Investigation ended when physician voluntarily declared he wouldn't engage in clinical practice
The Court of Appeal for British Columbia has upheld a chambers judge’s refusal to set aside a resolution on a practice investigation that ended because of a voluntarily executed undertaking to no longer engage in clinical practice.
In Ip v. Wilson, 2022 BCCA 59, Ip was a former registrant of the College of Physicians and Surgeons of British Columbia. In 2014, he received several complaints about his conduct and, a year later, was informed that an inquiry committee would conduct a general investigation into Ip’s practice. In 2016, before the investigation started, Ip advised the college through a written undertaking that he intended to stop his clinical practice and limit his professional activities to research. Because of this, the inquiry committee closed the investigation.
A year later, Ip sent the college a request for the issuance of a certificate of professional conduct and to have it forwarded to the College of Physicians and Surgeons of Manitoba. The college issued the certificate, which stipulated that Ip “must limit his professional activities to research and no longer engage in clinical practice.”
Ip voluntarily resigned from the college in 2018 and sought to have the certificate “corrected.” The college advised Ip that his standing was determined by the undertaking, which would remain in effect until he underwent “a comprehensive assessment of skill and knowledge.”
Ip filed a petition for judicial review to set aside the resolution on the practice investigation and the undertaking. Despite being unable to discern Ip’s claims, the chambers judge concluded that Ip sought to remove the undertaking from the certificate of professional standing. However, the chambers judge dismissed the petition and ruled that the decision to close the investigation “was not an exercise of statutory authority subject to judicial review.” He also ruled that since Ip resigned from the college, no useful purpose would be served by judicial review.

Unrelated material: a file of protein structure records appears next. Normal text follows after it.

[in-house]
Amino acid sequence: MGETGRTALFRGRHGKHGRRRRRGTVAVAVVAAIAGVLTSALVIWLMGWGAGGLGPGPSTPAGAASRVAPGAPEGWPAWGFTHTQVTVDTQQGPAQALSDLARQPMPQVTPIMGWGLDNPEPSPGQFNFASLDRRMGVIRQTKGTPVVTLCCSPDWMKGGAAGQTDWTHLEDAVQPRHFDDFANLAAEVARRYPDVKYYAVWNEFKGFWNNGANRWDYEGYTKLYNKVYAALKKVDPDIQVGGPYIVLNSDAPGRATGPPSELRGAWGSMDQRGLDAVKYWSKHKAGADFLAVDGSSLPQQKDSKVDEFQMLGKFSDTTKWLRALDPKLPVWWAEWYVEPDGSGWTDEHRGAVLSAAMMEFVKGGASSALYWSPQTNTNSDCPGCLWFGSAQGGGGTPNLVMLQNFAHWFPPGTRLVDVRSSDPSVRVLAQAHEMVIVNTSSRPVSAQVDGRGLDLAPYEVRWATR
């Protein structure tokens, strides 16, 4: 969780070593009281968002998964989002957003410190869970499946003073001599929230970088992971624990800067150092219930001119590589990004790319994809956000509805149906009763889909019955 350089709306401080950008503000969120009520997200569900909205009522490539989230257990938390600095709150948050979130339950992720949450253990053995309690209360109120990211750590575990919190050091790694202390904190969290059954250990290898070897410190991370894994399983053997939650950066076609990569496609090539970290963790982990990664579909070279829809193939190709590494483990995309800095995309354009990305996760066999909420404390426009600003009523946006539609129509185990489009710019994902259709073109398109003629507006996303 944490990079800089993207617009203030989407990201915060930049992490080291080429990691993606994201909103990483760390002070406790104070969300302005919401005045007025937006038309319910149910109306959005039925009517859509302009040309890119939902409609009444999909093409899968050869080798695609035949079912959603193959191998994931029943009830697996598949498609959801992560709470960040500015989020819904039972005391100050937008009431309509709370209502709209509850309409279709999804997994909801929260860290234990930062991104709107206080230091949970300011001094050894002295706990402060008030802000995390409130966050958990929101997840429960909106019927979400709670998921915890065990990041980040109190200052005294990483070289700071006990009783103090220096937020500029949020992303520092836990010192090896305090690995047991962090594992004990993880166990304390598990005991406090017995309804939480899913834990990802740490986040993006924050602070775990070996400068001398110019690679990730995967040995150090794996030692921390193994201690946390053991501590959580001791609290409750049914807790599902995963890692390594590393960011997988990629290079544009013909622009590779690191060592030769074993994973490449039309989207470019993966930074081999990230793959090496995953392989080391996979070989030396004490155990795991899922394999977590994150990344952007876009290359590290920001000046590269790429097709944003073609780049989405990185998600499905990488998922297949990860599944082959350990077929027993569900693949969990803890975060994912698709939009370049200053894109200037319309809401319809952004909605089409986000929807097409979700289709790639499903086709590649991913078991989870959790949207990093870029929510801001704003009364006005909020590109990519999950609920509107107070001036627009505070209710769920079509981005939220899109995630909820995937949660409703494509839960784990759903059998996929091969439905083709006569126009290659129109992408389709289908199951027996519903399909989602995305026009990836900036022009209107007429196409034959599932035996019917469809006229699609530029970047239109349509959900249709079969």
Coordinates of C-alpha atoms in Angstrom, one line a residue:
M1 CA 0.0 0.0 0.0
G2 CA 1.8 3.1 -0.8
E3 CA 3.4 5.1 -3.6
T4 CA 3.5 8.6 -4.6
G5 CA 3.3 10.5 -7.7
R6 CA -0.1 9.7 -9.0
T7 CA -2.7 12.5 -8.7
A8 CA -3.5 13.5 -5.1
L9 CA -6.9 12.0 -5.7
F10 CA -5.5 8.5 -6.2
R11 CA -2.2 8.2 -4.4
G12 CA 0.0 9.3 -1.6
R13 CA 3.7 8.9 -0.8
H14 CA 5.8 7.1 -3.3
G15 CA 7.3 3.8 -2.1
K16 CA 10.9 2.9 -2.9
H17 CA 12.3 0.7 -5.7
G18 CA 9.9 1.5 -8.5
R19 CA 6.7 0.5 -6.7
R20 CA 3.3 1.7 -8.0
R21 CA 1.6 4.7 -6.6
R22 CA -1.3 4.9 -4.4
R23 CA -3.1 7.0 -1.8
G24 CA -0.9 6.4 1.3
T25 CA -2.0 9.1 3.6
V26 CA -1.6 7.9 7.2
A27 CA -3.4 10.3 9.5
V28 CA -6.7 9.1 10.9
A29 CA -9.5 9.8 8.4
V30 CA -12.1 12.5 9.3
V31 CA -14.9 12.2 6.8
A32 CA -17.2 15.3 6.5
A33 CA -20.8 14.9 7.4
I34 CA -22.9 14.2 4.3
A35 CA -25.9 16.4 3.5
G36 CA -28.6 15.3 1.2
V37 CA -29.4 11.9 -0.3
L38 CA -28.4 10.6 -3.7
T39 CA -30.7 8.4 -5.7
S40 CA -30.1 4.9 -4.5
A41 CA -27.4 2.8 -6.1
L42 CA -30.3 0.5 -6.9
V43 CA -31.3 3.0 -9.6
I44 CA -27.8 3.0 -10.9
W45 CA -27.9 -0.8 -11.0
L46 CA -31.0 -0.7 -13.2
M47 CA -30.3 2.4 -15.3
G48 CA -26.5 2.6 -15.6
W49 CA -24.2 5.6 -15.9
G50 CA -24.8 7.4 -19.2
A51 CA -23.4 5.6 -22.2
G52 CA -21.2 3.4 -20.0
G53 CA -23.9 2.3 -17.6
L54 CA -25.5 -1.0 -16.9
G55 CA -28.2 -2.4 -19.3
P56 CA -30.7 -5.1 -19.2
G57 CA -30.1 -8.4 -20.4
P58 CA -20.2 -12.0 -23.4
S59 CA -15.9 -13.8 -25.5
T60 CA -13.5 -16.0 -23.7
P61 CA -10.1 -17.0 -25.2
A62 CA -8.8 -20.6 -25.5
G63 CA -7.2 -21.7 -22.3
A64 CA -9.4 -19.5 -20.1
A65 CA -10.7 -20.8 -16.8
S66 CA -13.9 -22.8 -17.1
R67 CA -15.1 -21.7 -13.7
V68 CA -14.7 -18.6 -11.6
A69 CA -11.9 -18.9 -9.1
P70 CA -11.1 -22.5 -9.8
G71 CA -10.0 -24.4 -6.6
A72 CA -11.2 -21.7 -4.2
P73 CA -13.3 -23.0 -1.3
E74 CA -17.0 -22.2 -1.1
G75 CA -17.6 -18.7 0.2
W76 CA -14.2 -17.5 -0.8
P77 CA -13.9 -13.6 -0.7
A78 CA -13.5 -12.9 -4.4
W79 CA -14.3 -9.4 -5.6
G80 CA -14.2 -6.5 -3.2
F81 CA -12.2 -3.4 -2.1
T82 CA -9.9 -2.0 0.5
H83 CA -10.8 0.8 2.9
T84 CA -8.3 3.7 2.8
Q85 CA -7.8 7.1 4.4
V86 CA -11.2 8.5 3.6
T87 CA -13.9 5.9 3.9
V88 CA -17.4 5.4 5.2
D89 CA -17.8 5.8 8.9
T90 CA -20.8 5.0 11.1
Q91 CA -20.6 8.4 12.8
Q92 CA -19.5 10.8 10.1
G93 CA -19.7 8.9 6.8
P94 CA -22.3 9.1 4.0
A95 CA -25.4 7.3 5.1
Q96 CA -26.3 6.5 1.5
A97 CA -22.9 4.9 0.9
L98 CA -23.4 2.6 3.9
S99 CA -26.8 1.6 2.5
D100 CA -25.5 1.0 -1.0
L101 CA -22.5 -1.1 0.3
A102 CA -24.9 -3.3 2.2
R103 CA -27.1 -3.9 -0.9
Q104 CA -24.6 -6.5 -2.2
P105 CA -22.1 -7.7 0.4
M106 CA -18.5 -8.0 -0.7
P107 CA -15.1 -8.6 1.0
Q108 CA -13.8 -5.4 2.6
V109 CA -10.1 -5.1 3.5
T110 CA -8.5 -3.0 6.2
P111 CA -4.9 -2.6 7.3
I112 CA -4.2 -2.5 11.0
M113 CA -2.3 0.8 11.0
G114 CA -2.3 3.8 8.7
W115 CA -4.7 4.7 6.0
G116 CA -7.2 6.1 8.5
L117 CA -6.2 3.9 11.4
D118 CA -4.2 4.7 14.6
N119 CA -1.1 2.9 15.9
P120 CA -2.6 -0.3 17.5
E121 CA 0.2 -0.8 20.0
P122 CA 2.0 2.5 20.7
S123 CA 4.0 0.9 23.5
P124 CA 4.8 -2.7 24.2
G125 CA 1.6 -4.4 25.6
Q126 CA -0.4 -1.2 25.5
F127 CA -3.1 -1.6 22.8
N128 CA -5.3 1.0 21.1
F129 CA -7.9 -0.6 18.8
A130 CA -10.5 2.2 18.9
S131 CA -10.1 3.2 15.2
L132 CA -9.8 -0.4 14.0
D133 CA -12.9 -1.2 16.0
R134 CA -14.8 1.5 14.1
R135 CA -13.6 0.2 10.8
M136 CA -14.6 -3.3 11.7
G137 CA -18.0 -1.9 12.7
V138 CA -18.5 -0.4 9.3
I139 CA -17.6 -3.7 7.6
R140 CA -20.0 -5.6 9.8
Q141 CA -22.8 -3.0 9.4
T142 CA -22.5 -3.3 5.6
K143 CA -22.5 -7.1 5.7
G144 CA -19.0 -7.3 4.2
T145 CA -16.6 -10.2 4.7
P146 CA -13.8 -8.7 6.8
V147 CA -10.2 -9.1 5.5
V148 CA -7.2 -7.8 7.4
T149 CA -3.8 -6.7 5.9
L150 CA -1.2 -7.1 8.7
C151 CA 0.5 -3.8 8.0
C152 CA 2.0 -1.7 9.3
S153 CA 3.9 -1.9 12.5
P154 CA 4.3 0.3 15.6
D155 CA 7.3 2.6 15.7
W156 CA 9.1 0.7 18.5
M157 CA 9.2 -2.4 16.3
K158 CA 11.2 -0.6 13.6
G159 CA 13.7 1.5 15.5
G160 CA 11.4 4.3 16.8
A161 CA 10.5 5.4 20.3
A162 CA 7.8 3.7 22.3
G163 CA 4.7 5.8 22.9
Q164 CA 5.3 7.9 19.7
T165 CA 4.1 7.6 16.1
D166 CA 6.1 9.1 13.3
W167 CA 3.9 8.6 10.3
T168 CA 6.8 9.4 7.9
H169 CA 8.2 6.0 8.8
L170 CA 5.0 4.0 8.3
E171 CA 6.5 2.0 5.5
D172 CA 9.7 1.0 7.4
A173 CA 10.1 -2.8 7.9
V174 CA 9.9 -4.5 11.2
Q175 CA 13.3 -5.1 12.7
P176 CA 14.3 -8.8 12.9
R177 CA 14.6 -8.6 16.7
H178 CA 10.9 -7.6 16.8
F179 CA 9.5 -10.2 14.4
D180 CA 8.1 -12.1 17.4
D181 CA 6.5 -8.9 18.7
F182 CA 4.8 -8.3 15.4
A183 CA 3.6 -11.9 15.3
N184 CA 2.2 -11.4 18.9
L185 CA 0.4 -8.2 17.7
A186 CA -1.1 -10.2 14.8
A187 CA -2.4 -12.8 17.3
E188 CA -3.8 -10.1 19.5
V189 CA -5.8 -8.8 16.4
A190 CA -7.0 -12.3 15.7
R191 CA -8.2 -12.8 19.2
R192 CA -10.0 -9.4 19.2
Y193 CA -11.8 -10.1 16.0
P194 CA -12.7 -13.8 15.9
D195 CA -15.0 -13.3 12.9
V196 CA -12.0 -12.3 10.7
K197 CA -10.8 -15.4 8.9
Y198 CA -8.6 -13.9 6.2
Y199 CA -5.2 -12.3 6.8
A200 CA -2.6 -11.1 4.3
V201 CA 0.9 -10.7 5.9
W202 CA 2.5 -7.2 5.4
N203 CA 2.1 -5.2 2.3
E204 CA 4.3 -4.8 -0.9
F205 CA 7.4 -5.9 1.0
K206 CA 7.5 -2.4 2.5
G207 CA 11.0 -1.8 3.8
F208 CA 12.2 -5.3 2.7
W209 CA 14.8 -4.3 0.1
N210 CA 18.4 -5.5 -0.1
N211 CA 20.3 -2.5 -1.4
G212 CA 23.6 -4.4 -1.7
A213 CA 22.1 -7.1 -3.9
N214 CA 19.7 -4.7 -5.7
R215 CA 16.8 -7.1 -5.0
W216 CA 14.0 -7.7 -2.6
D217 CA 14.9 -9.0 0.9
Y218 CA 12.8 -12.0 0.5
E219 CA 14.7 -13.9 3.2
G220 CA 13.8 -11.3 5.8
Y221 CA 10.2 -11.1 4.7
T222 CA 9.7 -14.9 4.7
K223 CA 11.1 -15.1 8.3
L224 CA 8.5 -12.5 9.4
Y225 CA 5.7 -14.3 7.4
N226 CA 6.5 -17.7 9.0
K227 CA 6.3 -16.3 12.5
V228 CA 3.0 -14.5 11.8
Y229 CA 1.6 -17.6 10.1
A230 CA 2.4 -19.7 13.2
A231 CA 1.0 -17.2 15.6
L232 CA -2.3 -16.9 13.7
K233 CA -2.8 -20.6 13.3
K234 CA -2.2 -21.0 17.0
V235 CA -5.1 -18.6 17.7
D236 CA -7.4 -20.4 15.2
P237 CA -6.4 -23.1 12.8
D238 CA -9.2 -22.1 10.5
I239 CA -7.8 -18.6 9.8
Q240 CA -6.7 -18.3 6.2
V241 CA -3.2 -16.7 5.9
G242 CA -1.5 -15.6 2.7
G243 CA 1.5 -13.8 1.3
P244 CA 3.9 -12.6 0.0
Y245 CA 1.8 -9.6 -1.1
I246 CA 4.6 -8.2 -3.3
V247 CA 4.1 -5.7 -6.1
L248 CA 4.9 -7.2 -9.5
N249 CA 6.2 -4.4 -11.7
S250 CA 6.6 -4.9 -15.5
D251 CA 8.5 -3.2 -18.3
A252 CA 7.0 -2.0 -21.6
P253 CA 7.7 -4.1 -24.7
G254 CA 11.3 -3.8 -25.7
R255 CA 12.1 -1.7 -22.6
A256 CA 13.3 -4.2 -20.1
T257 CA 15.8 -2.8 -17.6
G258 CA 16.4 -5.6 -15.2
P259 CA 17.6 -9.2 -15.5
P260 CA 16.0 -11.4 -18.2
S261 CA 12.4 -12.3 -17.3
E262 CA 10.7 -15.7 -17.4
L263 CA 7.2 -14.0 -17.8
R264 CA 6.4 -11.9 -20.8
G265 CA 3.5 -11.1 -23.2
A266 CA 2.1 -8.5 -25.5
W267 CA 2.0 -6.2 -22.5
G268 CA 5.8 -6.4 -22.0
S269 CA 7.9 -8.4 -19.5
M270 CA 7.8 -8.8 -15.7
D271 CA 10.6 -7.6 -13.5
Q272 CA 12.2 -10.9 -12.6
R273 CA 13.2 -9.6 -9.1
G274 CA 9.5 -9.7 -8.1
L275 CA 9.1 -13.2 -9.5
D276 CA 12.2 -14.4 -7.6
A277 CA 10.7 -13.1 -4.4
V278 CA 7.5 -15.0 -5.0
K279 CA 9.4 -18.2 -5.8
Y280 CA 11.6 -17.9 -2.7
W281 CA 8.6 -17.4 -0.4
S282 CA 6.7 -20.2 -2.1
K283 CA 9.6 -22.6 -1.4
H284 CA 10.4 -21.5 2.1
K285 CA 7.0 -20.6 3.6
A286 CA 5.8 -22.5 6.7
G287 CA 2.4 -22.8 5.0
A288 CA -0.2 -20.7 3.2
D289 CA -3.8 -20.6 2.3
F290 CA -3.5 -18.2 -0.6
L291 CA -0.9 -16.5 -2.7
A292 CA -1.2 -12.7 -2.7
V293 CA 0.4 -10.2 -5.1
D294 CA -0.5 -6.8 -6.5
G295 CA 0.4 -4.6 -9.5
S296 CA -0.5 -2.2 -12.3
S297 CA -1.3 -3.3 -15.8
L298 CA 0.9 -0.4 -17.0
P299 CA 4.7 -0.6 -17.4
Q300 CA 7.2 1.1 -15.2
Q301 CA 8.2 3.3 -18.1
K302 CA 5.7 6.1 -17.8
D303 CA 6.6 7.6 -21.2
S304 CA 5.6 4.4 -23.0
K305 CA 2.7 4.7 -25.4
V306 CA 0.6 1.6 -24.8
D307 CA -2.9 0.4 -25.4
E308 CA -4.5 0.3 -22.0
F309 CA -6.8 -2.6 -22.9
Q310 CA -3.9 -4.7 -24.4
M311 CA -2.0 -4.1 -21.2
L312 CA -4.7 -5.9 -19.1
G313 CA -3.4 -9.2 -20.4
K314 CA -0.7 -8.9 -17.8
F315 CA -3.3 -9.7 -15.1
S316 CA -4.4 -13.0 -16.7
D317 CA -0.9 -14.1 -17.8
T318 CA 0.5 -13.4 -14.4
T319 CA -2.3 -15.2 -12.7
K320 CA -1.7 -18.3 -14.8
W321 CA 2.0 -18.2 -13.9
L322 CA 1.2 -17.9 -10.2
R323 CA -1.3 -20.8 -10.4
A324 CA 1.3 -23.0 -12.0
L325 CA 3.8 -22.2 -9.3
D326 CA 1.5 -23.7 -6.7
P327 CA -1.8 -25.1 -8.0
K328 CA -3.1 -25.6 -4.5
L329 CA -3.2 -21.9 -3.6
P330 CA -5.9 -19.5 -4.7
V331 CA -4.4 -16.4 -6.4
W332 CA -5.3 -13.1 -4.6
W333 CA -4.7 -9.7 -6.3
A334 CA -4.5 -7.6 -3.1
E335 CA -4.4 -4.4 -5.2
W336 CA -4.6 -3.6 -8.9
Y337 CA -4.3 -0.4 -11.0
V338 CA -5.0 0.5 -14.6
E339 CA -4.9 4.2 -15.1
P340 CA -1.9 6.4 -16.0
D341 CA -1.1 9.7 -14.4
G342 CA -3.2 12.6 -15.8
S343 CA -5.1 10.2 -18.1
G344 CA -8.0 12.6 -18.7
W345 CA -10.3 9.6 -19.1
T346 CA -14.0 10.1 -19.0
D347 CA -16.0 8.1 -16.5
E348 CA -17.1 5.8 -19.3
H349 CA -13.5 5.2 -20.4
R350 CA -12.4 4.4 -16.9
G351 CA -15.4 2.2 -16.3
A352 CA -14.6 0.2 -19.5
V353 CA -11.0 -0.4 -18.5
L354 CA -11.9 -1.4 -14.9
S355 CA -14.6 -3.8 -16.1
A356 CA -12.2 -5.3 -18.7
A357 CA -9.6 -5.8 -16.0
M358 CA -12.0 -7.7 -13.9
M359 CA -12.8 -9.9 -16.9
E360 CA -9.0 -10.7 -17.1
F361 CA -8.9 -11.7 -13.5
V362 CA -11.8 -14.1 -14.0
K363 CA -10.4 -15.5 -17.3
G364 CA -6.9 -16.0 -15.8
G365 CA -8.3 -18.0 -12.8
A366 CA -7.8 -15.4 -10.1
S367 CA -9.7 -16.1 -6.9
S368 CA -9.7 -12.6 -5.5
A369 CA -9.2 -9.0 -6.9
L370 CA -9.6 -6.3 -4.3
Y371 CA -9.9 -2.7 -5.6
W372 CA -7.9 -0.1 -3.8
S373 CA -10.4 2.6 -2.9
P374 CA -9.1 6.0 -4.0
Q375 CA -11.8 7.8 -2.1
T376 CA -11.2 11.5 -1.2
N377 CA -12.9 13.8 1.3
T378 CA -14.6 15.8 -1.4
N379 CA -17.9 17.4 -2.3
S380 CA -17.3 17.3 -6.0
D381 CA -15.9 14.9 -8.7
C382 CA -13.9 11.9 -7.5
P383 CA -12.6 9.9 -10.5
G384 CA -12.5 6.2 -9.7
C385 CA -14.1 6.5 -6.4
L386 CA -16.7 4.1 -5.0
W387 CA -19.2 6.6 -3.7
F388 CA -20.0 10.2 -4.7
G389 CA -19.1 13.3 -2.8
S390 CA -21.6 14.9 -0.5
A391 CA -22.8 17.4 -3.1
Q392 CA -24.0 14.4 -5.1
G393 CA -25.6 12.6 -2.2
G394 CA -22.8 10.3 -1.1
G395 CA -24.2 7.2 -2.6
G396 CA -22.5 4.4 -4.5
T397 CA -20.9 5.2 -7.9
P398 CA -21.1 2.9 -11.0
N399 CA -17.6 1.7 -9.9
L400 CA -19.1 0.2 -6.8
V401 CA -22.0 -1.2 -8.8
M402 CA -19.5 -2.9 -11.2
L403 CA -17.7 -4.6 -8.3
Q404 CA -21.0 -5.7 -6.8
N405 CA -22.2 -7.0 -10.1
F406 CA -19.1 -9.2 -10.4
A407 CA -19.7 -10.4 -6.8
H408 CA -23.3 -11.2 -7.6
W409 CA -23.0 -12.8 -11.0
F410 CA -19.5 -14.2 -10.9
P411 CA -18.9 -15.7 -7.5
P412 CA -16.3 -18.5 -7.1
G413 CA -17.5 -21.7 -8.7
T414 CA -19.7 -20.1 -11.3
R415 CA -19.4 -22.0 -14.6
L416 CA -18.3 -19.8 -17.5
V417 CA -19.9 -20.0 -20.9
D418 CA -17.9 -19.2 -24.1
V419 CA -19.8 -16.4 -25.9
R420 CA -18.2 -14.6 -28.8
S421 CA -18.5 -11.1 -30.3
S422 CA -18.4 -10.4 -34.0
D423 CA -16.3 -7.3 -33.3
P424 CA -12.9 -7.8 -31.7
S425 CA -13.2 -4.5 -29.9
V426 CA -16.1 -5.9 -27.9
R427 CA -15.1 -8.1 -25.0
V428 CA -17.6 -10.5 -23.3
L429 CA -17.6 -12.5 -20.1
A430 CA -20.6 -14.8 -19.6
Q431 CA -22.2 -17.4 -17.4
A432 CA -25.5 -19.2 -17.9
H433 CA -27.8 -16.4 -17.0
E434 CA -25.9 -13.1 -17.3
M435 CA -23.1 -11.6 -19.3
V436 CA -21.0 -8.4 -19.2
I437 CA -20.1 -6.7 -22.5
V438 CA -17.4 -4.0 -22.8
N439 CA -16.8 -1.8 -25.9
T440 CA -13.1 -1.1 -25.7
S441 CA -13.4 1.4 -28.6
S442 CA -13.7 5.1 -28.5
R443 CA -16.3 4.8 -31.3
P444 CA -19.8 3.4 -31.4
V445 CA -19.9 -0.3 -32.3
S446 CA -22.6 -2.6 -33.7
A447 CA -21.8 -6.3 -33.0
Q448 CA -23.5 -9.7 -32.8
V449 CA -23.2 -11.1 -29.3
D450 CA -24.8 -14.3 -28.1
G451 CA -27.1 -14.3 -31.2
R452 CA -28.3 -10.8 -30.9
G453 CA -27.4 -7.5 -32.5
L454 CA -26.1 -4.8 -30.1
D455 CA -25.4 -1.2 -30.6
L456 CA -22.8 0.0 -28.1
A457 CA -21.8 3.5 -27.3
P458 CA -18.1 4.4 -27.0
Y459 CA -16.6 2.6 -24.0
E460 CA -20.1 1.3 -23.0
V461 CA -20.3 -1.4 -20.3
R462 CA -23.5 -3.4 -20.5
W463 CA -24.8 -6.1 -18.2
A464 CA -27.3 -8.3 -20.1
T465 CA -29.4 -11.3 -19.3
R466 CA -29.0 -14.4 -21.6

Ip appealed, asserting that the chambers judge should have ordered the removal of the undertaking. The appellate court disagreed and upheld the chambers judge’s decision.
“The decisions or actions of the College are not an exercise of statutory authority,” said the court in ruling that Ip was still licensed until his voluntary resignation from the college in 2018, despite being subject to his undertaking, and he could apply for reinstatement.
The court found that the college “fulfilled its public-protection mandate in a proper manner” by conducting the practice investigation, which ended because of Ip’s voluntary and informed undertaking to no longer engage in clinical practice. Ip was also informed that if he applied for reinstatement, he would have to go through the registrar to remove the undertaking, said the court.
Despite Ip’s attempt to circumvent the process, the court ruled that it “cannot provide him the remedies he seeks” and remove the undertaking. Ip must address the concerns regarding his clinical practice before the Registrar, the court said.